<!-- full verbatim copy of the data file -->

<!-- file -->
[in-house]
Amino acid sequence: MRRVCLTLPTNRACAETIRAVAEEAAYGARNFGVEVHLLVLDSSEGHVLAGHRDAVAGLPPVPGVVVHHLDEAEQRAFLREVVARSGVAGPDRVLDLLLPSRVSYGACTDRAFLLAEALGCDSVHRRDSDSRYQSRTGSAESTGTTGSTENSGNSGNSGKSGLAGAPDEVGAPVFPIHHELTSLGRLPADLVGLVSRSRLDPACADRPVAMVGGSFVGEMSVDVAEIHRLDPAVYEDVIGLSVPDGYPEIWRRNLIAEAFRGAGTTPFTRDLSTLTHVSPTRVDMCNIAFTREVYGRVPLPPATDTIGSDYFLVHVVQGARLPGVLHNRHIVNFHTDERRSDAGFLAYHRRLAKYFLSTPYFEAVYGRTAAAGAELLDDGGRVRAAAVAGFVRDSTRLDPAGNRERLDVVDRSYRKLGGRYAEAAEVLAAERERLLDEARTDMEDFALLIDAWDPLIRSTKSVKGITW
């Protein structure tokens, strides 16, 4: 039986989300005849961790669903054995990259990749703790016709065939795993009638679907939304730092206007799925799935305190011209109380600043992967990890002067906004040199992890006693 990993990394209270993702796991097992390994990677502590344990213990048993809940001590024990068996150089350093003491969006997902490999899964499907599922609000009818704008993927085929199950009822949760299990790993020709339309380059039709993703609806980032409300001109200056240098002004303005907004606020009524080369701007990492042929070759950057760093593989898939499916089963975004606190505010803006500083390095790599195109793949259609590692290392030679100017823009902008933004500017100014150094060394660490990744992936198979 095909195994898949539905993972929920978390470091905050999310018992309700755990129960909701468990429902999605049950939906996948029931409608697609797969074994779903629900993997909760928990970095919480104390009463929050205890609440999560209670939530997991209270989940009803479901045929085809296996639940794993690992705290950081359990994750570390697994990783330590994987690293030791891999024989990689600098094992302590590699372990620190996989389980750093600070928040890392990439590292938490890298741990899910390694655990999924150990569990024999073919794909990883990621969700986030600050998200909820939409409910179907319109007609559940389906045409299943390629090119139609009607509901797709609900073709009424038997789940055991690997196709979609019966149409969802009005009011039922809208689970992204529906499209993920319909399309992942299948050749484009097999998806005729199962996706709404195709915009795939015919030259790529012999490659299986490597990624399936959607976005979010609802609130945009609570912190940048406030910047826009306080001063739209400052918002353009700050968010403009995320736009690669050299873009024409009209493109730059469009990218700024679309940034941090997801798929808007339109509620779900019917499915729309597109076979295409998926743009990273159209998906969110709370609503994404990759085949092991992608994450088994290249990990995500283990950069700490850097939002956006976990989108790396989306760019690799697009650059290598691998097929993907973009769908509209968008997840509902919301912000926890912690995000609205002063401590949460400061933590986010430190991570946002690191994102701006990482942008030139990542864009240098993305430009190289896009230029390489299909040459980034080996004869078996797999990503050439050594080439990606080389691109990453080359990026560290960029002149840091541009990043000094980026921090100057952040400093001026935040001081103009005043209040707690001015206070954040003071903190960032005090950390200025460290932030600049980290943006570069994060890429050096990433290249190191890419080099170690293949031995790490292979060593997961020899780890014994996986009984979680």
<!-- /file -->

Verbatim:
[in-house]
Amino acid sequence: MRRVCLTLPTNRACAETIRAVAEEAAYGARNFGVEVHLLVLDSSEGHVLAGHRDAVAGLPPVPGVVVHHLDEAEQRAFLREVVARSGVAGPDRVLDLLLPSRVSYGACTDRAFLLAEALGCDSVHRRDSDSRYQSRTGSAESTGTTGSTENSGNSGNSGKSGLAGAPDEVGAPVFPIHHELTSLGRLPADLVGLVSRSRLDPACADRPVAMVGGSFVGEMSVDVAEIHRLDPAVYEDVIGLSVPDGYPEIWRRNLIAEAFRGAGTTPFTRDLSTLTHVSPTRVDMCNIAFTREVYGRVPLPPATDTIGSDYFLVHVVQGARLPGVLHNRHIVNFHTDERRSDAGFLAYHRRLAKYFLSTPYFEAVYGRTAAAGAELLDDGGRVRAAAVAGFVRDSTRLDPAGNRERLDVVDRSYRKLGGRYAEAAEVLAAERERLLDEARTDMEDFALLIDAWDPLIRSTKSVKGITW
């Protein structure tokens, strides 16, 4: 039986989300005849961790669903054995990259990749703790016709065939795993009638679907939304730092206007799925799935305190011209109380600043992967990890002067906004040199992890006693 990993990394209270993702796991097992390994990677502590344990213990048993809940001590024990068996150089350093003491969006997902490999899964499907599922609000009818704008993927085929199950009822949760299990790993020709339309380059039709993703609806980032409300001109200056240098002004303005907004606020009524080369701007990492042929070759950057760093593989898939499916089963975004606190505010803006500083390095790599195109793949259609590692290392030679100017823009902008933004500017100014150094060394660490990744992936198979 095909195994898949539905993972929920978390470091905050999310018992309700755990129960909701468990429902999605049950939906996948029931409608697609797969074994779903629900993997909760928990970095919480104390009463929050205890609440999560209670939530997991209270989940009803479901045929085809296996639940794993690992705290950081359990994750570390697994990783330590994987690293030791891999024989990689600098094992302590590699372990620190996989389980750093600070928040890392990439590292938490890298741990899910390694655990999924150990569990024999073919794909990883990621969700986030600050998200909820939409409910179907319109007609559940389906045409299943390629090119139609009607509901797709609900073709009424038997789940055991690997196709979609019966149409969802009005009011039922809208689970992204529906499209993920319909399309992942299948050749484009097999998806005729199962996706709404195709915009795939015919030259790529012999490659299986490597990624399936959607976005979010609802609130945009609570912190940048406030910047826009306080001063739209400052918002353009700050968010403009995320736009690669050299873009024409009209493109730059469009990218700024679309940034941090997801798929808007339109509620779900019917499915729309597109076979295409998926743009990273159209998906969110709370609503994404990759085949092991992608994450088994290249990990995500283990950069700490850097939002956006976990989108790396989306760019690799697009650059290598691998097929993907973009769908509209968008997840509902919301912000926890912690995000609205002063401590949460400061933590986010430190991570946002690191994102701006990482942008030139990542864009240098993305430009190289896009230029390489299909040459980034080996004869078996797999990503050439050594080439990606080389691109990453080359990026560290960029002149840091541009990043000094980026921090100057952040400093001026935040001081103009005043209040707690001015206070954040003071903190960032005090950390200025460290932030600049980290943006570069994060890429050096990433290249190191890419080099170690293949031995790490292979060593997961020899780890014994996986009984979680």